Conscious and unconscious perception: experiments on visual masking and word recognition.

MRC Applied Psychology Unit, Cambridge, England
Cognitive Psychology (Impact Factor: 4.05). 05/1983; 15(2):197-237. DOI: 10.1016/0010-0285(83)90009-9
Source: PubMed

ABSTRACT Five experiments are presented which explore the relation of masking to consciousness and visual word processing. In Experiment 1 a single word or blank field was followed by a pattern mask. Subjects had to make one of three decisions: Did anything precede the mask? To which of two probe words was what preceded the mask more similar graphically? To which of two probe words was it more similar semantically? As word-mask stimulus onset asynchrony (SOA) was reduced, subjects reached chance performance on the detection, graphic, and semantic decisions in that order. In Experiment 2, subjects again had to choose which of two words was more similar either graphically or semantically to a nondetectable masked word, but the forced-choice stimuli now covaried negatively on graphic and semantic similarity. Subjects were now unable to choose selectively on each dimension, suggesting that their ability to choose in Experiment 1 was passively rather than intentionally mediated. In Experiment 3 subjects had to make manual identification responses to color patches which were either accompanied or preceded by words masked to prevent awareness. Color-congruent words facilitated reaction time (RT), color-incongruent words delayed RT. Experiment 4 used a lexical decision task where a trial consisted of the critical letter string following another not requiring a response. When both were words they were either semantically associated or not. The first letter string was either left unmasked, energy masked monoptically, or pattern masked dichoptically to prevent awareness. The effect of association was equal in the unmasked and pattern masked cases, but absent with energy masking. In Experiment 5 repeating a word-plus-mask (where the SOA precluded detection) from 1 to 20 times (a) increased the association effect on a subsequent lexical decision, but had no effect on (b) detectability or (c) the semantic relatedness of forced guesses of the masked word. It is proposed that central pattern masking has little effect on visual processing itself (while peripheral energy masking does), but affects availability of records of the results of those processes to consciousness. Perceptual processing itself is unconscious and automatically proceeds to all levels of analysis and redescription available to the perceiver. The general importance of these findings is to cast doubt on the paradigm assumption that representations yielded by perceptual analysis are identical to and directly reflected by phenomenal percepts.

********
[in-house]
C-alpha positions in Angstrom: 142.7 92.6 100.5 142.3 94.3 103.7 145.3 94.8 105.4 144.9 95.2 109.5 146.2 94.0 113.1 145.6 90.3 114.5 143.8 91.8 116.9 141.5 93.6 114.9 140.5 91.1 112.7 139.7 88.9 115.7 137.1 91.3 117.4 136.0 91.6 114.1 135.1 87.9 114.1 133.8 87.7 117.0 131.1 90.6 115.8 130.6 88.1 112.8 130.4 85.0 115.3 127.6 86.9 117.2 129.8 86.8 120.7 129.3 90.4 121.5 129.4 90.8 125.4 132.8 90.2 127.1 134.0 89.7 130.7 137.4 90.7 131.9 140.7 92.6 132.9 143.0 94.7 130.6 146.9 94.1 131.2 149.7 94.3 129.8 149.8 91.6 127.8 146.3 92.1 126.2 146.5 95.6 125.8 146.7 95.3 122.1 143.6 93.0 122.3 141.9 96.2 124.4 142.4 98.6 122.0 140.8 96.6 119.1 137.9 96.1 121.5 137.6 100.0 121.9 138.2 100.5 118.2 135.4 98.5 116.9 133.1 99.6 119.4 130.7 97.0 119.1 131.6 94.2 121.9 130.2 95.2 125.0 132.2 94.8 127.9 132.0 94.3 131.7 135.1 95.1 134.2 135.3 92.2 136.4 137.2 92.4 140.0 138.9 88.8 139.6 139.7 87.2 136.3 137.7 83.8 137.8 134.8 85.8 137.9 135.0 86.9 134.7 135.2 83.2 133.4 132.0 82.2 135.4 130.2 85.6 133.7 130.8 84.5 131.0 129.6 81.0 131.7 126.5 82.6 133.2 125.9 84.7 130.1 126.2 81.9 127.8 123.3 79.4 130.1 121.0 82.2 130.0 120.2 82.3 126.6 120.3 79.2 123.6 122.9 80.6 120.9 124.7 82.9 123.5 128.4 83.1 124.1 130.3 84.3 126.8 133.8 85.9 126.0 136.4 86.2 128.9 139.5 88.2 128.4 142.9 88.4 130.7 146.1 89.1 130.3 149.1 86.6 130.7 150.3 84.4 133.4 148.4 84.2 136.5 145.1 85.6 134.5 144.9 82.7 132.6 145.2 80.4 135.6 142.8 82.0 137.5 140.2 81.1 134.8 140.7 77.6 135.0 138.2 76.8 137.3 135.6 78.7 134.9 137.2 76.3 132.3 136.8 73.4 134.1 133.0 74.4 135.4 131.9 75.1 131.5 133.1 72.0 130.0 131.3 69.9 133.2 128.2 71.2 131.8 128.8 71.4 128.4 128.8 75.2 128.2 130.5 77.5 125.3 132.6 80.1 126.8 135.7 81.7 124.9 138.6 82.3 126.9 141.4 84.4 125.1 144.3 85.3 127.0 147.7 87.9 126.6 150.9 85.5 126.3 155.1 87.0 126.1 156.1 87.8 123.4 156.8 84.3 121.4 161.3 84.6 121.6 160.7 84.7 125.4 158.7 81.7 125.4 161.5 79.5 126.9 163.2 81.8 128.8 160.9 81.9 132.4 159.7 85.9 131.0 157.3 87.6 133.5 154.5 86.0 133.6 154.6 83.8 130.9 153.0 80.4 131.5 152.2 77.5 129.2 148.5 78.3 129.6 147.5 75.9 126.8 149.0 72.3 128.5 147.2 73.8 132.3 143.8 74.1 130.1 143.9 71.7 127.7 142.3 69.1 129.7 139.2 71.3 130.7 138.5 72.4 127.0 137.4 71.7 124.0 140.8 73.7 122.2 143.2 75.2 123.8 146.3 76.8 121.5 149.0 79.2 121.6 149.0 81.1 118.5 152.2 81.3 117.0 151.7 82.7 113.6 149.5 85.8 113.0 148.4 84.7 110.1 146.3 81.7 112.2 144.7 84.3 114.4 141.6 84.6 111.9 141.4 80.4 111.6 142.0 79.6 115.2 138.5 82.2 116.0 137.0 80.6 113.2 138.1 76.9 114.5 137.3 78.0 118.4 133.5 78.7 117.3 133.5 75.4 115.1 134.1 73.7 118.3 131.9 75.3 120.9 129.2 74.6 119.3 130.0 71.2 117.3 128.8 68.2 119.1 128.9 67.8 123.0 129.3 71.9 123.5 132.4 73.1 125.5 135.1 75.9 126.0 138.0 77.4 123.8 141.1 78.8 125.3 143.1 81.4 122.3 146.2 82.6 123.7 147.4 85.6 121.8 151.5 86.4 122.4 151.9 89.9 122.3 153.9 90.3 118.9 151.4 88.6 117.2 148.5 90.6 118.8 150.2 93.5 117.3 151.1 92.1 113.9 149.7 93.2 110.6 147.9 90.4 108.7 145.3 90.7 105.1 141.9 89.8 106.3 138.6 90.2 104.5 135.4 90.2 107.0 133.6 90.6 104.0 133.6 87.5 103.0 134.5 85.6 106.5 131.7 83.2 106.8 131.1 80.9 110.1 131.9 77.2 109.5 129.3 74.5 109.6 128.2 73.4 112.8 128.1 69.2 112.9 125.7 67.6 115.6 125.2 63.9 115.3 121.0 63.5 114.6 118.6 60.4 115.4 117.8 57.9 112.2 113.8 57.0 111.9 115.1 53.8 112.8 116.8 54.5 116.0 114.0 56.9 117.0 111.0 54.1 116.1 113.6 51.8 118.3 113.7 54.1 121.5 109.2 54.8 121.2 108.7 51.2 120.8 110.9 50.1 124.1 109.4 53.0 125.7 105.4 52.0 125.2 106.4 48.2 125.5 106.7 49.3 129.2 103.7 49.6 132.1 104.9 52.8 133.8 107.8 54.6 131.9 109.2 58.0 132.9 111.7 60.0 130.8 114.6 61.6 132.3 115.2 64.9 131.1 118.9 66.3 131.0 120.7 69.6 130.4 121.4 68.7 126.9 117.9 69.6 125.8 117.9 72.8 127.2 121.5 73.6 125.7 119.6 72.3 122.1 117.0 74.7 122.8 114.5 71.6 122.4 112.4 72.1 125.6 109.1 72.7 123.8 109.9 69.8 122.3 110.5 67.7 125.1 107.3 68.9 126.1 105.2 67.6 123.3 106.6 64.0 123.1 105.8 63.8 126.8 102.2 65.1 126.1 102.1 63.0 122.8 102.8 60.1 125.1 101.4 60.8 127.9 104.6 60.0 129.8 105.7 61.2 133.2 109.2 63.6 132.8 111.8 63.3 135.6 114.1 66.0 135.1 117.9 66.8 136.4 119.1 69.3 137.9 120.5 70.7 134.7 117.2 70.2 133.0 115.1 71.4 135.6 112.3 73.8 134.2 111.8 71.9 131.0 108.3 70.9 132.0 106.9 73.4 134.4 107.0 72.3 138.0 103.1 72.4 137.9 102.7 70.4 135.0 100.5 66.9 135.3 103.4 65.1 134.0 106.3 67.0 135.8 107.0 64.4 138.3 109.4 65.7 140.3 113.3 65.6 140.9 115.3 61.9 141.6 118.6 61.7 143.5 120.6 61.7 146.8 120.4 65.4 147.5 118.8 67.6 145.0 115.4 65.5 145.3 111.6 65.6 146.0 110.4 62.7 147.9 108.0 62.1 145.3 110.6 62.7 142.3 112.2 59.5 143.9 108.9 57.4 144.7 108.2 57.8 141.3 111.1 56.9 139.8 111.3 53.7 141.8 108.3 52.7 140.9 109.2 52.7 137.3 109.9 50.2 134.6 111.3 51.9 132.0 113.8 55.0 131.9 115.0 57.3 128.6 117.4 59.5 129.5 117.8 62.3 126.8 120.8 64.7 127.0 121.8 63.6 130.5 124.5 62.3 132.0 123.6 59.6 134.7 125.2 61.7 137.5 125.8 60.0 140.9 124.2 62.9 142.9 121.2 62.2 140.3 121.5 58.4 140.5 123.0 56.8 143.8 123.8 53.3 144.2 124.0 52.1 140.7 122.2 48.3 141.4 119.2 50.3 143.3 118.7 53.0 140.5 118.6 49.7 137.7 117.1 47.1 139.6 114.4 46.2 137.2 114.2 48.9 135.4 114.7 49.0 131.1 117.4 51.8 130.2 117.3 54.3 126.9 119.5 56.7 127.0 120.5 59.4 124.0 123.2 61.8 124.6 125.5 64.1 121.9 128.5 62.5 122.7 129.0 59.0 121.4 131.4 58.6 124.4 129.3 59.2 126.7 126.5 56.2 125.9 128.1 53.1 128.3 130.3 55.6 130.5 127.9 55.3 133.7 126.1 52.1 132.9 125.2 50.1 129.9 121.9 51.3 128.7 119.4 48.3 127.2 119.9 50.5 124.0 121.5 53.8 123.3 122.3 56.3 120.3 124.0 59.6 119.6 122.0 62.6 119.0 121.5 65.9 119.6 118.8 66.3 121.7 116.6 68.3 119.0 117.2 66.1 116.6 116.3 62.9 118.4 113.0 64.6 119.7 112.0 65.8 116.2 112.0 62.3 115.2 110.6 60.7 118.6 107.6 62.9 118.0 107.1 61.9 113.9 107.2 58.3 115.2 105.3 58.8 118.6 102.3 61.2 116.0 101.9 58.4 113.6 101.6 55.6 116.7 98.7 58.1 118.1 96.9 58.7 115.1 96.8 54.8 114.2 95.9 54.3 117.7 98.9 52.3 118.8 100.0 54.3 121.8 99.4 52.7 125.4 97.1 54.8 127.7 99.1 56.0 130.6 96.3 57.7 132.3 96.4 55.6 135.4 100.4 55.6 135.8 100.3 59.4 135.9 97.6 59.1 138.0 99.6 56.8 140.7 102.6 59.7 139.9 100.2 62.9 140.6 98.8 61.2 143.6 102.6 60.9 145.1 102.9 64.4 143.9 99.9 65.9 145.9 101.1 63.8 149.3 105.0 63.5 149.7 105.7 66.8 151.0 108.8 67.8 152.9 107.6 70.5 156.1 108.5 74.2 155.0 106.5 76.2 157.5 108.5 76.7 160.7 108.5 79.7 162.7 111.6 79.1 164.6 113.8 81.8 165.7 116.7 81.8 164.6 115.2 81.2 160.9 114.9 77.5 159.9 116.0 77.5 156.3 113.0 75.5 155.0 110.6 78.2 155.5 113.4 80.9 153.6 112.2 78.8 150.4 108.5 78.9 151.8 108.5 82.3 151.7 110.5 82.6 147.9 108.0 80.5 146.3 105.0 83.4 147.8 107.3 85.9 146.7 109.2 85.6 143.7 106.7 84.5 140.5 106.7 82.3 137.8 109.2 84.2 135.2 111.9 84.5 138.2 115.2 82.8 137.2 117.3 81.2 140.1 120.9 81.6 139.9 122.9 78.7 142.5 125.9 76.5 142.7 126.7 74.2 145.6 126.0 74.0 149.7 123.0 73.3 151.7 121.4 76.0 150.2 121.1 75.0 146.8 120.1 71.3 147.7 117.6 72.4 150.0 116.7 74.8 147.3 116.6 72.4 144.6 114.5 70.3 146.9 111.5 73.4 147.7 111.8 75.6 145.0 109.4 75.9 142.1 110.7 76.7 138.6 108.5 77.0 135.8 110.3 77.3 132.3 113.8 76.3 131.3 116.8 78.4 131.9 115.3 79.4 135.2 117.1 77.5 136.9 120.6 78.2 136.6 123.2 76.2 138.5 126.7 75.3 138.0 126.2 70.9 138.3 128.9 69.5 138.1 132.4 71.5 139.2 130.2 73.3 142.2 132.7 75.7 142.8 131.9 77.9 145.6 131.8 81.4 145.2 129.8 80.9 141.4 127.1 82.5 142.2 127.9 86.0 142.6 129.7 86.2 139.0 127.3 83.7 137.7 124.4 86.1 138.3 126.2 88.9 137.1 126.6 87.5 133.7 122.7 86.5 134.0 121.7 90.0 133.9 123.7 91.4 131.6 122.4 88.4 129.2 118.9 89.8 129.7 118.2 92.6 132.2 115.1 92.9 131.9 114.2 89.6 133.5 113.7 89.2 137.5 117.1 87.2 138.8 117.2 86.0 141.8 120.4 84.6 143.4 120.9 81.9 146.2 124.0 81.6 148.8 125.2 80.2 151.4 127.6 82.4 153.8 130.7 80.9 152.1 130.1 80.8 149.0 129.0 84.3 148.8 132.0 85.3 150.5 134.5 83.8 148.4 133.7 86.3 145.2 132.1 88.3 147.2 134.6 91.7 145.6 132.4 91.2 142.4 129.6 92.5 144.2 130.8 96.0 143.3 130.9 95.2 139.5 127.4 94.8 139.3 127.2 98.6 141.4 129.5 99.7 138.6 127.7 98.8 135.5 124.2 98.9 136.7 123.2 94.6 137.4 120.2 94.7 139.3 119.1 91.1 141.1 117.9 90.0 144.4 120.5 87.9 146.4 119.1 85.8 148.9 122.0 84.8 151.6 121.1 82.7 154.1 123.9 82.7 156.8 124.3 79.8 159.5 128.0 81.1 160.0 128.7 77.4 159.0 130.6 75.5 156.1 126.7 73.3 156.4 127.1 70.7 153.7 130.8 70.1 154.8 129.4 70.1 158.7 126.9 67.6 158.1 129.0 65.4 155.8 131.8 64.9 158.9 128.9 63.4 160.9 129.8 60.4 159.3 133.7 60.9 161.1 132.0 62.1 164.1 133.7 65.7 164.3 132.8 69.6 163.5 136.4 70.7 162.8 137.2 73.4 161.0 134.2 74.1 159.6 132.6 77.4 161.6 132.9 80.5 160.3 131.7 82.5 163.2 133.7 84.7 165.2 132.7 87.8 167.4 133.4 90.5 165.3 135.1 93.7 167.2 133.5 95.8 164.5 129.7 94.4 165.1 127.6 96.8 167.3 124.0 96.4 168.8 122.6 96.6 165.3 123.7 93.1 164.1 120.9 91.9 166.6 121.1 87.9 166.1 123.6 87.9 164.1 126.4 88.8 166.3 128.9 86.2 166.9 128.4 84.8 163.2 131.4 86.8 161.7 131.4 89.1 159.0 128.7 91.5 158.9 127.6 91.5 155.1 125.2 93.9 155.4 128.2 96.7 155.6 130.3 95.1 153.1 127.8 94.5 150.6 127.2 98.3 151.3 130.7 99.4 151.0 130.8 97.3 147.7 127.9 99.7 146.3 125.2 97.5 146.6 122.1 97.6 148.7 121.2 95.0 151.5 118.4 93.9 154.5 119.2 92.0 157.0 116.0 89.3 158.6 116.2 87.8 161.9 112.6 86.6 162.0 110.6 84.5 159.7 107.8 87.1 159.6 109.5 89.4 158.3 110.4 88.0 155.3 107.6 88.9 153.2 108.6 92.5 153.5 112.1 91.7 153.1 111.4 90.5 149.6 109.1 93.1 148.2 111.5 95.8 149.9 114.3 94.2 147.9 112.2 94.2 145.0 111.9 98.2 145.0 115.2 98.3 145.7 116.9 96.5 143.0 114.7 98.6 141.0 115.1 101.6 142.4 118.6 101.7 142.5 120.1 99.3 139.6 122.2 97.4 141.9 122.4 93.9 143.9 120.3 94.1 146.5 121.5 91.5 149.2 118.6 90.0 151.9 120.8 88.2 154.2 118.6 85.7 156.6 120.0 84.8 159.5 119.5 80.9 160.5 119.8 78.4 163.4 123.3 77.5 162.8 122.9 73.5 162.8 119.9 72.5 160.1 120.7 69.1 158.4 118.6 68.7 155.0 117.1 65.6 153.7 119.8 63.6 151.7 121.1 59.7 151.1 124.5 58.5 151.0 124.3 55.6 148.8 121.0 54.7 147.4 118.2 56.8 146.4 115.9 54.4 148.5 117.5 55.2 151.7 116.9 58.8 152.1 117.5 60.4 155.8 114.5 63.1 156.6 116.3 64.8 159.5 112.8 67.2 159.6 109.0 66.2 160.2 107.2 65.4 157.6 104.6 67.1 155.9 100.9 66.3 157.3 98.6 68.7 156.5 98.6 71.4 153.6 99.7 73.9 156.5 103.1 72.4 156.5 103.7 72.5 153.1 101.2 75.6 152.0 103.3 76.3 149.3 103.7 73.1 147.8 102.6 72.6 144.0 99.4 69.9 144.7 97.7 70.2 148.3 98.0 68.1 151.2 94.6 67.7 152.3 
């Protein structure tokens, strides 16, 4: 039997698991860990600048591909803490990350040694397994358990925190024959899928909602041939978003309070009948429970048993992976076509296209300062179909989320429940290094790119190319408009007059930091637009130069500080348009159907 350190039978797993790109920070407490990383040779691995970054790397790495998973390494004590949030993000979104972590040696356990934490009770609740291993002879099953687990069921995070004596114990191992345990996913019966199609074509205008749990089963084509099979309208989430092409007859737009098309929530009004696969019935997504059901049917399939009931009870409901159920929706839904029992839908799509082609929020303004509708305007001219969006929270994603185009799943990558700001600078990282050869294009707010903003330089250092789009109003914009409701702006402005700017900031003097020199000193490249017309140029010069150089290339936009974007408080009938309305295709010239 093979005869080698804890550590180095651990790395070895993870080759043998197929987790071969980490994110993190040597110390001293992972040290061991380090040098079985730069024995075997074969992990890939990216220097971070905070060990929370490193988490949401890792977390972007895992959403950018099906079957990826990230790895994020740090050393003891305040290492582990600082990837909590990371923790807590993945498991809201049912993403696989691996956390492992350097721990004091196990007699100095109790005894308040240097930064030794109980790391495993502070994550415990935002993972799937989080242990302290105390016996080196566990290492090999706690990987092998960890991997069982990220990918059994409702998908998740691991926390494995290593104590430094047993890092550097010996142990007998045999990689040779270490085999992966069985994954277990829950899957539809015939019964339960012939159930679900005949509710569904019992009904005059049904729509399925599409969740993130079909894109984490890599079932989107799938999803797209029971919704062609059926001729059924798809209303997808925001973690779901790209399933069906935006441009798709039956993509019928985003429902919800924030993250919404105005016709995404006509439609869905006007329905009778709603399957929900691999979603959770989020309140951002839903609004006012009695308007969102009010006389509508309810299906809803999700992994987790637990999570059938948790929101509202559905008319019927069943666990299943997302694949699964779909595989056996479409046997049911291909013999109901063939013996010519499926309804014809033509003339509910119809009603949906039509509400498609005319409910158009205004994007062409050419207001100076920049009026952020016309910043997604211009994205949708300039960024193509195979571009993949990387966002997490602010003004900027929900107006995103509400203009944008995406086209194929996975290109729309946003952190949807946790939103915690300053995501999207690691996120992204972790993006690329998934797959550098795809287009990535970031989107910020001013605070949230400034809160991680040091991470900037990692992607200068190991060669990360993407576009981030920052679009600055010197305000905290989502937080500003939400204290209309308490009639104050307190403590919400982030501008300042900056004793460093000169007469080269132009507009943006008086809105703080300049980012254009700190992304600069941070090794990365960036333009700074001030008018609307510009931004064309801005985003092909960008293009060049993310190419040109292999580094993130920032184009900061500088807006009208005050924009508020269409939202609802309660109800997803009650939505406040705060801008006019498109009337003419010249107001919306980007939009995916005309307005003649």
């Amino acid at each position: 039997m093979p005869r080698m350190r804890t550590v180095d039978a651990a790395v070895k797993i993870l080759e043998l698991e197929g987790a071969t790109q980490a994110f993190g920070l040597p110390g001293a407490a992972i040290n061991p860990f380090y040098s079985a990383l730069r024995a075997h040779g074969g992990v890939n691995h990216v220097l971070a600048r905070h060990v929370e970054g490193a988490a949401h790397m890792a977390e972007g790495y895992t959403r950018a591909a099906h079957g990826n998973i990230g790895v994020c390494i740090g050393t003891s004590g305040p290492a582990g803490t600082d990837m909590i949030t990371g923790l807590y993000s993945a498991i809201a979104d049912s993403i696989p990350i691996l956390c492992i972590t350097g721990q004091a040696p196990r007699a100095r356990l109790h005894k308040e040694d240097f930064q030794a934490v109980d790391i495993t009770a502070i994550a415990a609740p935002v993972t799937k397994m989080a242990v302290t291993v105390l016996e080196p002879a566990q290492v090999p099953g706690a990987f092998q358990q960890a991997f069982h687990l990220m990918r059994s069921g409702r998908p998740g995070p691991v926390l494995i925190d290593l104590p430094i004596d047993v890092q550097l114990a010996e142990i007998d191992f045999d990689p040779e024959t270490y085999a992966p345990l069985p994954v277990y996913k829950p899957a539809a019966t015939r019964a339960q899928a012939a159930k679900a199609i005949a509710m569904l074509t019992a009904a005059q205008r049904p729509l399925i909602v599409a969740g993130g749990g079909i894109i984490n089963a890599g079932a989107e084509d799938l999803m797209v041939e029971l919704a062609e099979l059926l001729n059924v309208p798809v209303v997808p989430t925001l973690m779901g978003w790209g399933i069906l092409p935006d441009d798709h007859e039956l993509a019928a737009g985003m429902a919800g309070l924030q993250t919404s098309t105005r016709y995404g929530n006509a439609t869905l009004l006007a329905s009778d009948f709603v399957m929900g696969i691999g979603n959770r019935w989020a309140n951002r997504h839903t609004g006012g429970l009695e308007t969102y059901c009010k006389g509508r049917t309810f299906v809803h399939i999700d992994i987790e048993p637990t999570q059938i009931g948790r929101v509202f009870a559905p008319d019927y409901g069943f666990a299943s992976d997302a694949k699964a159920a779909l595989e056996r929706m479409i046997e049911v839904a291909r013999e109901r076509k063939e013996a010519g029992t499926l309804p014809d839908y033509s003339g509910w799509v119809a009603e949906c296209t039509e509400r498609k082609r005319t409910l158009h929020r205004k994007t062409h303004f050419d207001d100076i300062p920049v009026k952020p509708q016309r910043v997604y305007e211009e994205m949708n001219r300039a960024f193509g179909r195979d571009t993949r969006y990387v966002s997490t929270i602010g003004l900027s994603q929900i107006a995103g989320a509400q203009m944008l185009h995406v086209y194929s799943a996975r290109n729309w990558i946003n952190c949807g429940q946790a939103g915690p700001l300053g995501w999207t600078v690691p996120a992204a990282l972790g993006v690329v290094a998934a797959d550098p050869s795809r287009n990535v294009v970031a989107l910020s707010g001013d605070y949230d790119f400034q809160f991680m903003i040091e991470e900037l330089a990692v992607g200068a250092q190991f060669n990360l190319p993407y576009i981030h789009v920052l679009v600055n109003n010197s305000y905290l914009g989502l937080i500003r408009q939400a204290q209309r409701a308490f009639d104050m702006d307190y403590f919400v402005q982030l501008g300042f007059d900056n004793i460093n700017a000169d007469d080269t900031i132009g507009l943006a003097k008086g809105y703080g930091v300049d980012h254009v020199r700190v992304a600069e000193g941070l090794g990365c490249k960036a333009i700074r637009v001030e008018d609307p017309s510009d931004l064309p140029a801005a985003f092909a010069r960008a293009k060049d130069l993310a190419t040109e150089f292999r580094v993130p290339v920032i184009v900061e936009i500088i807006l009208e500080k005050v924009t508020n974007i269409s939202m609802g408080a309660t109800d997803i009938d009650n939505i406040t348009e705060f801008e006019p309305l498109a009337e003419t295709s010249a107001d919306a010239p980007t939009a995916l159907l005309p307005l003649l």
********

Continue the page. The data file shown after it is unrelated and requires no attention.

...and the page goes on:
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    ABSTRACT: Some studies of unconscious cognition rely on judgments of participants stating that they have "not seen" the critical stimulus (e.g., in a masked-priming experiment). Trials in which participants gave "not-seen" judgments are then treated as those where the critical stimulus was "subliminal" or "unconscious", as opposed to trials with higher visibility ratings. Sometimes, only these trials are further analyzed, for instance, for unconscious priming effects. Here I argue that this practice requires implicit assumptions about subjective measures of awareness incompatible with basic models of categorization under uncertainty (e.g., modern signal-detection and threshold theories). Most importantly, it ignores the potential effects of response bias. Instead of taking "not-seen" judgments literally, they would better be employed in parametric experiments where stimulus visibility is manipulated systematically, not accidentally. This would allow studying qualitative and double dissociations between measures of awareness and of stimulus processing per se.
    arXiv []. 05/2014; 1306.0756v4.
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    ABSTRACT: There is currently no consensus regarding what measures are most valid to demonstrate perceptual processing without awareness. Likewise, whether conscious perception and unconscious processing rely on independent mechanisms or lie on a continuum remains a matter of debate. Here, we addressed these issues by comparing the time courses of subjective reports, objective discrimination performance and response priming during meta-contrast masking, under similar attentional demands. We found these to be strikingly similar, suggesting that conscious perception and unconscious processing cannot be dissociated by their time course. Our results also demonstrate that unconscious processing, indexed by response priming, occurs, and that objective discrimination performance indexes the same conscious processes as subjective visibility reports. Finally, our results underscore the role of attention by showing that how much attention the stimulus receives relative to the mask, rather than whether processing is measured by conscious discrimination or by priming, determines the time course of meta-contrast masking.
    Consciousness and Cognition 01/2014; 24C:22-32. · 2.31 Impact Factor


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